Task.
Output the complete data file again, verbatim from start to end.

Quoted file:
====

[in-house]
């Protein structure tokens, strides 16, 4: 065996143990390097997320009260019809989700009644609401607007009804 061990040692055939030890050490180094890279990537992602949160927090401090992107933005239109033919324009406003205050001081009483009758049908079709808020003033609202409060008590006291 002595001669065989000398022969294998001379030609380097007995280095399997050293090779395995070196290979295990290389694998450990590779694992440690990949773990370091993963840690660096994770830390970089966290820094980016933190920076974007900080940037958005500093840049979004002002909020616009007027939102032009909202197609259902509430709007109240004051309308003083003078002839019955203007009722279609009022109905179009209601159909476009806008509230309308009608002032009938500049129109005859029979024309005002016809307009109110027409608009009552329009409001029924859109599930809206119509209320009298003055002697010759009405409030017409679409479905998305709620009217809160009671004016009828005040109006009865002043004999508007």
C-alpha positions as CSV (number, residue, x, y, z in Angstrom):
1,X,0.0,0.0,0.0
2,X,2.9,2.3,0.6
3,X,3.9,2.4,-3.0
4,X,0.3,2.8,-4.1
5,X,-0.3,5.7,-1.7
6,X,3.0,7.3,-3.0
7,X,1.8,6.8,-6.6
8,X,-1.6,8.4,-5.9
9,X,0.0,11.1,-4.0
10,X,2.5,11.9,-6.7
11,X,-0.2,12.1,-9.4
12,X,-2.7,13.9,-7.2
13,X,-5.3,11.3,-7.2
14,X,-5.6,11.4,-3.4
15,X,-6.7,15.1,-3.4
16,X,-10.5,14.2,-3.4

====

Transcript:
[in-house]
């Protein structure tokens, strides 16, 4: 065996143990390097997320009260019809989700009644609401607007009804 061990040692055939030890050490180094890279990537992602949160927090401090992107933005239109033919324009406003205050001081009483009758049908079709808020003033609202409060008590006291 002595001669065989000398022969294998001379030609380097007995280095399997050293090779395995070196290979295990290389694998450990590779694992440690990949773990370091993963840690660096994770830390970089966290820094980016933190920076974007900080940037958005500093840049979004002002909020616009007027939102032009909202197609259902509430709007109240004051309308003083003078002839019955203007009722279609009022109905179009209601159909476009806008509230309308009608002032009938500049129109005859029979024309005002016809307009109110027409608009009552329009409001029924859109599930809206119509209320009298003055002697010759009405409030017409679409479905998305709620009217809160009671004016009828005040109006009865002043004999508007």
C-alpha positions as CSV (number, residue, x, y, z in Angstrom):
1,X,0.0,0.0,0.0
2,X,2.9,2.3,0.6
3,X,3.9,2.4,-3.0
4,X,0.3,2.8,-4.1
5,X,-0.3,5.7,-1.7
6,X,3.0,7.3,-3.0
7,X,1.8,6.8,-6.6
8,X,-1.6,8.4,-5.9
9,X,0.0,11.1,-4.0
10,X,2.5,11.9,-6.7
11,X,-0.2,12.1,-9.4
12,X,-2.7,13.9,-7.2
13,X,-5.3,11.3,-7.2
14,X,-5.6,11.4,-3.4
15,X,-6.7,15.1,-3.4
16,X,-10.5,14.2,-3.4